International Religious and Humanitarian Movements

von by EGO-Redaktion Original in German, angezeigt indisplayed in English

Confessional Associations

The international confessional societies that exist today and are mostly dominated by Protestants (above all the World Council of Churches, the Lutheran World Federation, the World Communion of Reformed Churches) have their roots in the 19th century. Collectively, these confessional associations regard themselves as an ecumenical movement. They can be viewed in the context of various globalization trends, which have made attempts to deal with and ultimately overcome denominational divisions and national and cultural differences within Christianity. Alongside the World Council of Churches and its predecessors, the League of Nations was established at the international level and the United Nations in 1945. The emergence of ecumenical associations and federations was at the same time a reaction against increasing secularization tendencies, especially in Western Europe.
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Freemasonries, 1850–1935

From the middle of the 19th century, the relationships between masonic umbrella organisations in Europe intensified. These gave rise to cross-border networks, which around 1900 started to consolidate into transnational movements and (rudimentary) organisations. This contribution outlines the actors and mediators, the geographical centres of these networks, intellectual motivations, pragmatic driving forces, and conflicts and oppositions. Trans-state networks and transnational movements enabled only limited cases of "concerted action" by a masonic "international", which to a large extent remained utopian. It is true that one can detect certain mechanisms of internationalism within European freemasonries. However, freemasons were even less able at the transnational level to put into practice the ideal of a protected space of ritual "brotherhood" free of temporal ties than they had been at the national or local levels.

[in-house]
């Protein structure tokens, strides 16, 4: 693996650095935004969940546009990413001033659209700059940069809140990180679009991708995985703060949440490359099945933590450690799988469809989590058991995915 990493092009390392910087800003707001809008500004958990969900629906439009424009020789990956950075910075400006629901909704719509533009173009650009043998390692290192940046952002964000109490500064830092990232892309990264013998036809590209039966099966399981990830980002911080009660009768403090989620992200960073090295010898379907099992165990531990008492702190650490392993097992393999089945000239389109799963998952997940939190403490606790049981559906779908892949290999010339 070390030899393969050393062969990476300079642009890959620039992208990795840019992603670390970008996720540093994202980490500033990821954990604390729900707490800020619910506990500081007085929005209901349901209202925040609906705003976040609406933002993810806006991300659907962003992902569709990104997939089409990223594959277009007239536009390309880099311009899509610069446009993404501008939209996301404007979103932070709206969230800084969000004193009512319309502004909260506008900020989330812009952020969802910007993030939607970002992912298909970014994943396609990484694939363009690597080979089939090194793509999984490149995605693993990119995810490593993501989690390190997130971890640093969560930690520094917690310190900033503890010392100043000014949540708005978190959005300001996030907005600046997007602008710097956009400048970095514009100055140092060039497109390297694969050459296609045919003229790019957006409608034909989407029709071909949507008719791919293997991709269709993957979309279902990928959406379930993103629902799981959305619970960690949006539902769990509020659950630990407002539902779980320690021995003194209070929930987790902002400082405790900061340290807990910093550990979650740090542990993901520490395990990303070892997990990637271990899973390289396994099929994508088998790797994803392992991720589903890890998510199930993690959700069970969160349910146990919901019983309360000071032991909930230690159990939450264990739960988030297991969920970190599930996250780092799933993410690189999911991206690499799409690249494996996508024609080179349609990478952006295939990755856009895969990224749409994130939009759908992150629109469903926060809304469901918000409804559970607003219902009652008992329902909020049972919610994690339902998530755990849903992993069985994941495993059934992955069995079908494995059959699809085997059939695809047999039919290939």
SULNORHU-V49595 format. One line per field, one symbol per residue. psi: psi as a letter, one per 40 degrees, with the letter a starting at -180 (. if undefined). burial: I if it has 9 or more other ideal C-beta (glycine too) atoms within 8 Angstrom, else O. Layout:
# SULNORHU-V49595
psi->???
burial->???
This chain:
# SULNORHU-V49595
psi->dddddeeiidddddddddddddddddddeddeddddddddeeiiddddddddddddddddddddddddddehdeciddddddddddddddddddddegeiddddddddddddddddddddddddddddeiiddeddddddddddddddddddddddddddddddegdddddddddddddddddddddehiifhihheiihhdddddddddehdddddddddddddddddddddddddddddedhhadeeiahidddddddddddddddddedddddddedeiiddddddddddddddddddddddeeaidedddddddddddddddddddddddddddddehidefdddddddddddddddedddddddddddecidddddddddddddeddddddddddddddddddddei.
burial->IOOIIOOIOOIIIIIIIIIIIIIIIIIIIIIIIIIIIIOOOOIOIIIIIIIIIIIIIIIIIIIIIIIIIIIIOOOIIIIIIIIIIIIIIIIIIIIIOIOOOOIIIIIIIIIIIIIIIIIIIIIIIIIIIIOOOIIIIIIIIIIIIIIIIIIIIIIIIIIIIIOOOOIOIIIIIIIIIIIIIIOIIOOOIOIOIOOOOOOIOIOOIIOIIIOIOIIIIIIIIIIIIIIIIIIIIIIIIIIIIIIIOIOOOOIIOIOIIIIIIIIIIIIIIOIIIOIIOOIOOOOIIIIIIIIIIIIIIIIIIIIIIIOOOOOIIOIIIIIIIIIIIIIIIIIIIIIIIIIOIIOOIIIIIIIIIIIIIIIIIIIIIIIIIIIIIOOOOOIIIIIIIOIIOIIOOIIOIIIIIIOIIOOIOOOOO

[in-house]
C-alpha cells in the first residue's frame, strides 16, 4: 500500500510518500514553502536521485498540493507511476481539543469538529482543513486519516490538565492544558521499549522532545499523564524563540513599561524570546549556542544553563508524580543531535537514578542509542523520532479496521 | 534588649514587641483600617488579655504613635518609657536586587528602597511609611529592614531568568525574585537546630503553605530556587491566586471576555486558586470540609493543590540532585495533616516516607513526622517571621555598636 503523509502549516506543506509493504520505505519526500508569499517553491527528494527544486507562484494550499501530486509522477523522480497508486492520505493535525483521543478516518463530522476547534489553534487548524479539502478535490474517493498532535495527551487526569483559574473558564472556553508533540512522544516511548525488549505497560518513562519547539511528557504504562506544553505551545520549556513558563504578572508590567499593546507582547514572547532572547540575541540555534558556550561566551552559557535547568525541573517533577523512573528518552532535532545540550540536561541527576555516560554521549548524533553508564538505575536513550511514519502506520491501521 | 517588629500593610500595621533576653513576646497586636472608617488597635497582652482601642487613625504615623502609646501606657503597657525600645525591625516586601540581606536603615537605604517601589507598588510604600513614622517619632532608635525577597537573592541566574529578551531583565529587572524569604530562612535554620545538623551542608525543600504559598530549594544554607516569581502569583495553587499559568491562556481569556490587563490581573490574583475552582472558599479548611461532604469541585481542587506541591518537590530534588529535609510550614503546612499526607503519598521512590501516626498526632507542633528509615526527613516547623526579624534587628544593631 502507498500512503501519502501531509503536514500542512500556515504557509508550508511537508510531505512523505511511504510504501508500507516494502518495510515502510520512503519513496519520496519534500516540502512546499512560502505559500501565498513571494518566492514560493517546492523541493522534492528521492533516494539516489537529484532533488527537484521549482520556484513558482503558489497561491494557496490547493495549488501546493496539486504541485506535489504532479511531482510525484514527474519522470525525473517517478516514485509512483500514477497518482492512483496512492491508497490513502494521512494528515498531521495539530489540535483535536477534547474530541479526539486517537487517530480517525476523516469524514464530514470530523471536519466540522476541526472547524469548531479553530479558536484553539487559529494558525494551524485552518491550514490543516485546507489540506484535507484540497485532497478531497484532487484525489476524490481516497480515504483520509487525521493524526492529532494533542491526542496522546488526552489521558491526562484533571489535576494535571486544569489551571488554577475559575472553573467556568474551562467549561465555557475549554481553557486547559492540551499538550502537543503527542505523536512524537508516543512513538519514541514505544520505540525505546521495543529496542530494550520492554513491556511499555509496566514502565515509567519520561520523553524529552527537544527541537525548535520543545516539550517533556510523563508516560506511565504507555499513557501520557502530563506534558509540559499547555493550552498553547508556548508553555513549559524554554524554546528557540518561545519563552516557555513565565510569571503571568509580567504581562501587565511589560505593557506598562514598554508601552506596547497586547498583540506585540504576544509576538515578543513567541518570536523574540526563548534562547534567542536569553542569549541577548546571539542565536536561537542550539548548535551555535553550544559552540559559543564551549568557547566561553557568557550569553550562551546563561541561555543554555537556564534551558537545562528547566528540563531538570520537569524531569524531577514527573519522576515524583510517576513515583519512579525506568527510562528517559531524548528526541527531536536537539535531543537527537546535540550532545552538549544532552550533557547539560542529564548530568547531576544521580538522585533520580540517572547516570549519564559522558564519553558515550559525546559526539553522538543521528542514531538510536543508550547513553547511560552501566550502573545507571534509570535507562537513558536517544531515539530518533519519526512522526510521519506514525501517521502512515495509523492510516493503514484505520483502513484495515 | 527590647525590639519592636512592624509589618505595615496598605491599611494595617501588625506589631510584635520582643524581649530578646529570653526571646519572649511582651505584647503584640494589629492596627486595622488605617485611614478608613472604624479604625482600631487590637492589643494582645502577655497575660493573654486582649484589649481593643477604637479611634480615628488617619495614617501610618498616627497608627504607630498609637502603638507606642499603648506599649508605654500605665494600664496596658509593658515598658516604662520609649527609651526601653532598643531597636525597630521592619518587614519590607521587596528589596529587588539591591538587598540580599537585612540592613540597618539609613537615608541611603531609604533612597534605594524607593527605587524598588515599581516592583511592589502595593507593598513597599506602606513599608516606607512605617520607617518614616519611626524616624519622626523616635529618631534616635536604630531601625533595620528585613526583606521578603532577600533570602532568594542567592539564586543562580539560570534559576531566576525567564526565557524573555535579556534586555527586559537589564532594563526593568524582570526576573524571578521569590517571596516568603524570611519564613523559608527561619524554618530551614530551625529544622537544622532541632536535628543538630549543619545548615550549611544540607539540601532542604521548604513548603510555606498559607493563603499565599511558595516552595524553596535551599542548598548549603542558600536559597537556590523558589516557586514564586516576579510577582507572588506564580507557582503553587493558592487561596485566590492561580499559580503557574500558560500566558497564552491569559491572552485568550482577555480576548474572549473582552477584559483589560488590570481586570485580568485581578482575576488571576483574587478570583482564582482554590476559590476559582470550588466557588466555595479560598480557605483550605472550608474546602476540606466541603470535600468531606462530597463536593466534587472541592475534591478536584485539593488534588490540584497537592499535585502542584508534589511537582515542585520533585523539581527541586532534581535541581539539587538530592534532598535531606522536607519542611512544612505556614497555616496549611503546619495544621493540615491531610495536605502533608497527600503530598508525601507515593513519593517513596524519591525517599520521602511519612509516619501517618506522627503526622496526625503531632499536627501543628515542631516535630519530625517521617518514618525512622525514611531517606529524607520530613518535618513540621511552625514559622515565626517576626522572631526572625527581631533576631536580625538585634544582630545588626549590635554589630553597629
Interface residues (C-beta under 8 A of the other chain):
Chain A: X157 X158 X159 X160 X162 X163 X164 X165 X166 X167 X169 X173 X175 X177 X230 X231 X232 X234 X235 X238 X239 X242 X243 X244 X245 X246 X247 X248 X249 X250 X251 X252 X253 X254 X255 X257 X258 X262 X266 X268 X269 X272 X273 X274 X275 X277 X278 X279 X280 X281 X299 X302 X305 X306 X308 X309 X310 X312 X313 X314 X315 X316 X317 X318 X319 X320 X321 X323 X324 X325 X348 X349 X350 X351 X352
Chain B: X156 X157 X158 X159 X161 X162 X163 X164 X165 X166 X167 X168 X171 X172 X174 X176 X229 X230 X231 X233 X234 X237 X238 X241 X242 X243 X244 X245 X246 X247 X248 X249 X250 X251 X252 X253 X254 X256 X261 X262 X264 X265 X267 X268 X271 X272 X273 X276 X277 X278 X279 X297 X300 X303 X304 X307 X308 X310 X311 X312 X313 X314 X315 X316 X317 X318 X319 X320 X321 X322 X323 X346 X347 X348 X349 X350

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Red Cross and Red Crescent

Out of the Geneva Committee for the relief of wounded soldiers and the development of international law, which was founded in 1863, developed the International Red Cross and Red Crescent Movement, which is still thriving today. This movement became established not only in Christian countries or countries with a western culture. It also gained considerable appeal in other cultural contexts, such as the Islamic world, where it was able to draw on existing discourses and practices of charity. In the context of the colonialism, nationalism and decolonization of the 19th and 20th centuries, however, the Red Cross and Red Crescent movement repeatedly reached limits that called into question its humanitarian principles. This article investigates from a global historical perspective the political, but also cultural and social, strategies of assertion and appropriation that the movement adopted to meet these challenges over the past century and a half.
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The Young Men's Christian Association is one of the largest and oldest youth movements in the world. From the perspective of organisation studies, the YMCA can be seen as a "successful organisation", since it has not changed its mission while expanding and extending its membership and clientele. This article focuses on how the YMCA emerged and how expansion to different parts of the world modified its activities.
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